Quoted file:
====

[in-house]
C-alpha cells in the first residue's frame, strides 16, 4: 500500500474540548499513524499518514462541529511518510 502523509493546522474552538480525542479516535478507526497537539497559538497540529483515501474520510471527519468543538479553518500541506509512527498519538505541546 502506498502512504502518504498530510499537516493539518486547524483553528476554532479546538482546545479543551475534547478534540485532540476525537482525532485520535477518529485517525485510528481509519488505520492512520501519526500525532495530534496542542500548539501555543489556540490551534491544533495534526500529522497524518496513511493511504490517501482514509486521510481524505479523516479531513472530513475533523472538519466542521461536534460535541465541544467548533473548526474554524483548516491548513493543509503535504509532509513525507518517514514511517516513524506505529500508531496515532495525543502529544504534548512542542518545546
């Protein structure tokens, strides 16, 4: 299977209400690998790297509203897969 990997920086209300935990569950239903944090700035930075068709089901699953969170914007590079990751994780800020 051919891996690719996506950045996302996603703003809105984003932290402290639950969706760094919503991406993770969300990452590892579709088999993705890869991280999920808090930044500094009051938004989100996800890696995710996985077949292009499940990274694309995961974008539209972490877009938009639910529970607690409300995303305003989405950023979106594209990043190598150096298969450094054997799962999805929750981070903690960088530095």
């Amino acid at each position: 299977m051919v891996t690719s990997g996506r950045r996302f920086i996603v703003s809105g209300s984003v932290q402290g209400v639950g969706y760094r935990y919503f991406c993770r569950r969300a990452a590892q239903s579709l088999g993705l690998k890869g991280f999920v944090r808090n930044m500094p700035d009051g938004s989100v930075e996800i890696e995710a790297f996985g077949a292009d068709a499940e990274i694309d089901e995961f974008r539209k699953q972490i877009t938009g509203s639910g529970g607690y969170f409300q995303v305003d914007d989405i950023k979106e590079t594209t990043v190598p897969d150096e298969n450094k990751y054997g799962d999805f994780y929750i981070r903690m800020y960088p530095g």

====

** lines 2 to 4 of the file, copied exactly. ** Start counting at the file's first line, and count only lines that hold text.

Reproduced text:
C-alpha cells in the first residue's frame, strides 16, 4: 500500500474540548499513524499518514462541529511518510 502523509493546522474552538480525542479516535478507526497537539497559538497540529483515501474520510471527519468543538479553518500541506509512527498519538505541546 502506498502512504502518504498530510499537516493539518486547524483553528476554532479546538482546545479543551475534547478534540485532540476525537482525532485520535477518529485517525485510528481509519488505520492512520501519526500525532495530534496542542500548539501555543489556540490551534491544533495534526500529522497524518496513511493511504490517501482514509486521510481524505479523516479531513472530513475533523472538519466542521461536534460535541465541544467548533473548526474554524483548516491548513493543509503535504509532509513525507518517514514511517516513524506505529500508531496515532495525543502529544504534548512542542518545546
């Protein structure tokens, strides 16, 4: 299977209400690998790297509203897969 990997920086209300935990569950239903944090700035930075068709089901699953969170914007590079990751994780800020 051919891996690719996506950045996302996603703003809105984003932290402290639950969706760094919503991406993770969300990452590892579709088999993705890869991280999920808090930044500094009051938004989100996800890696995710996985077949292009499940990274694309995961974008539209972490877009938009639910529970607690409300995303305003989405950023979106594209990043190598150096298969450094054997799962999805929750981070903690960088530095």
């Amino acid at each position: 299977m051919v891996t690719s990997g996506r950045r996302f920086i996603v703003s809105g209300s984003v932290q402290g209400v639950g969706y760094r935990y919503f991406c993770r569950r969300a990452a590892q239903s579709l088999g993705l690998k890869g991280f999920v944090r808090n930044m500094p700035d009051g938004s989100v930075e996800i890696e995710a790297f996985g077949a292009d068709a499940e990274i694309d089901e995961f974008r539209k699953q972490i877009t938009g509203s639910g529970g607690y969170f409300q995303v305003d914007d989405i950023k979106e590079t594209t990043v190598p897969d150096e298969n450094k990751y054997g799962d999805f994780y929750i981070r903690m800020y960088p530095g």